front of it, on the corner with via
Dante, there is a palace in eclectic style, which once belonged to
the Treves family, from which the
founders of the homonymous Milan publisher – founded in 1861 –
were descended. (9 Corso Italia)
An imposing neo-classical palace
commissioned in 1825 by the family of Jewish traders Hierschel,
the result of Buttazzoni’s architectural genius.
(14/16 Via Rossini)
The first and most original neoclassical example in Trieste, designed by architect Matteo Pertsch
in 1802.
(13 Riva III Novembre)
24 Casa Vivante
A big eighteenth-century palace.
At the wish and by permission of
Joseph II in 1781 the Jews could
attend all the public schools and
set up in this building their own
school, in use until 1851. This initiative has distinguished the city
of Trieste for the precocity of the
emancipation from coercive rules
on the education of youths.
(4 piazza Benco)
Trieste’s main Museums
(49) Museum of the Sea
A museum that tells the story of
the marine of Trieste and of the
shipbuilding industry from the beginnings to the 19th century, with
a broad focus on the evolution of
ships and of the instruments used
for sailing. One can find models
of ancient boats, from the origins
to the Middle Ages, together with
panels that explain the development of the first crafts and boats in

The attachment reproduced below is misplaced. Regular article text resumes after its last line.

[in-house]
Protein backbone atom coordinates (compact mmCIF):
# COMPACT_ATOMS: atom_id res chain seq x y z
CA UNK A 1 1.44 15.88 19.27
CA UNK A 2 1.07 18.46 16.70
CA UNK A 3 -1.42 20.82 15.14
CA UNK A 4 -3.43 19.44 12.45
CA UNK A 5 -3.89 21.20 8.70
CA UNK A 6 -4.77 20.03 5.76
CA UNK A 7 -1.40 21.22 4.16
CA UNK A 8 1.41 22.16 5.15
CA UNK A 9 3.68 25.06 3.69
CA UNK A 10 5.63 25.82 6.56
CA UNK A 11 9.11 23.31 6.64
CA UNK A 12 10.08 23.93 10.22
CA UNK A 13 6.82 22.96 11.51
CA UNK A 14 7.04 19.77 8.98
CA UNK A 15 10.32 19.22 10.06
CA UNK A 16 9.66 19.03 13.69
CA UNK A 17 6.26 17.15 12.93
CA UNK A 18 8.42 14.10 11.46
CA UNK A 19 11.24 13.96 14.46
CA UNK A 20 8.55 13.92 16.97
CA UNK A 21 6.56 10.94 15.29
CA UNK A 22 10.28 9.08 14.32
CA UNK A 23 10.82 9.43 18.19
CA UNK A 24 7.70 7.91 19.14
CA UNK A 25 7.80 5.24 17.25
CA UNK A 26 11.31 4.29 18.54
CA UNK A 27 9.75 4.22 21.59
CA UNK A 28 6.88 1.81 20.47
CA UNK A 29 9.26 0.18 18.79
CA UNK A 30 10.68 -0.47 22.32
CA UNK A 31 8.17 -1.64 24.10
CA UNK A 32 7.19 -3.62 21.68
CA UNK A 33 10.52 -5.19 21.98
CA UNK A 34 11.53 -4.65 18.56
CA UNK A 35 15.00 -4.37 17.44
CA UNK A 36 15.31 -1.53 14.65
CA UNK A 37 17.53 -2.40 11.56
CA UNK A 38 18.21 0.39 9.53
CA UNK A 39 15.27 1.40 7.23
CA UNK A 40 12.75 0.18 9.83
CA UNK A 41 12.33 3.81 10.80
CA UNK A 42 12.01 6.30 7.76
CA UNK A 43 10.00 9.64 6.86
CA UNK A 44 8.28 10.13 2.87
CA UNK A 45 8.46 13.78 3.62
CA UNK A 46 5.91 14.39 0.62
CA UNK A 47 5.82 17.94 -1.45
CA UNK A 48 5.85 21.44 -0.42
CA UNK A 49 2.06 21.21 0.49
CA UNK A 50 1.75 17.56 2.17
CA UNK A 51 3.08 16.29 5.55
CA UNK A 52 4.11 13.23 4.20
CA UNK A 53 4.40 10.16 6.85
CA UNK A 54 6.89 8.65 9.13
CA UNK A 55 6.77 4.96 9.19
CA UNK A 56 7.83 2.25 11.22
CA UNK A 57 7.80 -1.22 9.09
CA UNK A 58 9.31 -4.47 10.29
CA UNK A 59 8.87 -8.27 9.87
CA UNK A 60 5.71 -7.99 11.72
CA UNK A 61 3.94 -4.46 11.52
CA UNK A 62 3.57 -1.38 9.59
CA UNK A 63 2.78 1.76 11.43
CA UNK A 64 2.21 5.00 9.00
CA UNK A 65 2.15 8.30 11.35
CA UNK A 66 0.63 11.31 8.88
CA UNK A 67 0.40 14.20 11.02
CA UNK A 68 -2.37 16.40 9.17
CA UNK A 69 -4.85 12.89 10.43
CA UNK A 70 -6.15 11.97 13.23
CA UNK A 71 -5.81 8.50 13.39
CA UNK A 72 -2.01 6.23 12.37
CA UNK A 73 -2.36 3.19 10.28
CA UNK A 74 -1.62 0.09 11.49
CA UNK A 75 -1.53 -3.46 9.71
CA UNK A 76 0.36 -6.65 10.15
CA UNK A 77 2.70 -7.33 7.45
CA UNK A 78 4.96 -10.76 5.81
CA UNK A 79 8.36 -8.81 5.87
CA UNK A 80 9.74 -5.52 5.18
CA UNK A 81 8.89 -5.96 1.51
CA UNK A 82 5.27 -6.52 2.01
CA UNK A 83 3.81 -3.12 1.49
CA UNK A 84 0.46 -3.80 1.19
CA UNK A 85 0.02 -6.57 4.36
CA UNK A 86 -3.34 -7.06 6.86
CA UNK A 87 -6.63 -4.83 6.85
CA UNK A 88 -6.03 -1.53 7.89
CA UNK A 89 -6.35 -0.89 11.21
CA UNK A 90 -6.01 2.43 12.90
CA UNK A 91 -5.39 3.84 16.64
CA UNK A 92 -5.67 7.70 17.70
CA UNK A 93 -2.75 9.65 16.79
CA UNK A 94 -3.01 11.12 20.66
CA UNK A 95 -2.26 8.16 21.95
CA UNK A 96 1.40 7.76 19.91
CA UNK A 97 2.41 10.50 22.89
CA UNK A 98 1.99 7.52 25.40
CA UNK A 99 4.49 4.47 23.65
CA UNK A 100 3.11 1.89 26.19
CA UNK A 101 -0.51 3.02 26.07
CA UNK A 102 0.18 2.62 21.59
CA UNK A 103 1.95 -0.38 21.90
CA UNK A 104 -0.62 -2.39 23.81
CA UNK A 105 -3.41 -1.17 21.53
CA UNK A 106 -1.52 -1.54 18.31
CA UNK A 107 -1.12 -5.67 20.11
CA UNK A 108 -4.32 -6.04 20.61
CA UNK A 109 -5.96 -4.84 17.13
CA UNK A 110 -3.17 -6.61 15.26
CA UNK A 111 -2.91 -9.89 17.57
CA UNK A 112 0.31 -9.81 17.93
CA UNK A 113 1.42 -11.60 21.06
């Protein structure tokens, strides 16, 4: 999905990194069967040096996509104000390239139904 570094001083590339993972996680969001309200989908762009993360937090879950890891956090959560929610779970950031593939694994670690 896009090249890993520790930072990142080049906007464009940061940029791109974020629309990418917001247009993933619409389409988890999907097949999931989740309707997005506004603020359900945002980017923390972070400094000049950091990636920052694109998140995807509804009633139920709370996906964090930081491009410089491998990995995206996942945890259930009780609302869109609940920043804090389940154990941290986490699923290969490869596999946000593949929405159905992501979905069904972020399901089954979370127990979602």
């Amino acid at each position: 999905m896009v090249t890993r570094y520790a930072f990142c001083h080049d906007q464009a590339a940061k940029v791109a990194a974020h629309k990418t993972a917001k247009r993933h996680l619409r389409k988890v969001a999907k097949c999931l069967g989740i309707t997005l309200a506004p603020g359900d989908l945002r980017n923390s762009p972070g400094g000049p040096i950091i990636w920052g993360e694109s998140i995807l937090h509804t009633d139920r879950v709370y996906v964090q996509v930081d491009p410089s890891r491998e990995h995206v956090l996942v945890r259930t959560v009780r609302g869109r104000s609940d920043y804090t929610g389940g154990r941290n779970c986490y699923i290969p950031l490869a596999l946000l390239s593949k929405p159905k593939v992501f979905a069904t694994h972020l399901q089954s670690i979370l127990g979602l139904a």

the classical age. It is also possible
to visit a section dedicated to fishing and a section dedicated to J. F.
Ressel, the inventor of the ship’s
Info: 5 via Campo Marzio
tel +39 040 304987
(50) Sea Life Aquarium
A museum set up in the Art Nouveau building of the former Fish
Market (architect G. Polli, 1913).
It comprises 25 pools that receive, when it falls down, the water
drawn directly from the sea and
pushed into the clock tower up to
10 metres of height. It houses a
wide sampling of the marine and
tropical fauna.
Info: 2 Molo Pescheria
tel +39 040 306201
(51) Miramare Marine
(53) Revoltella Museum
Gallery of Modern Art
(55) Museum of the
Risiera di S. Sabba
A protected coastal marine area of
about 121 hectares (30 hectares on
the coast and 90 at sea), officially
become a State Reserve in 1986.
Since then it has been entrusted
to the management of WWF. In the
adjoining research centre one can
visit 4 exhibition halls that propose
a virtual dive into the typical fauna
and flora of Trieste’s coast. Underwater tours are available upon
booking. Bathing, sailing and fishing are prohibited in the reserve.
Info: 349 viale Miramare
tel +39 040 224147
Nineteenth-century residence of
Baron Pasquale Revoltella, gorgeously furnished. It was donated
by the Baron himself to the Municipality of Trieste so that it could
become a Museum and Gallery of
Modern Art. It displays nineteenthcentury Italian painting (O. Borrani,
F. Nittis, A. Mancini) and sculpture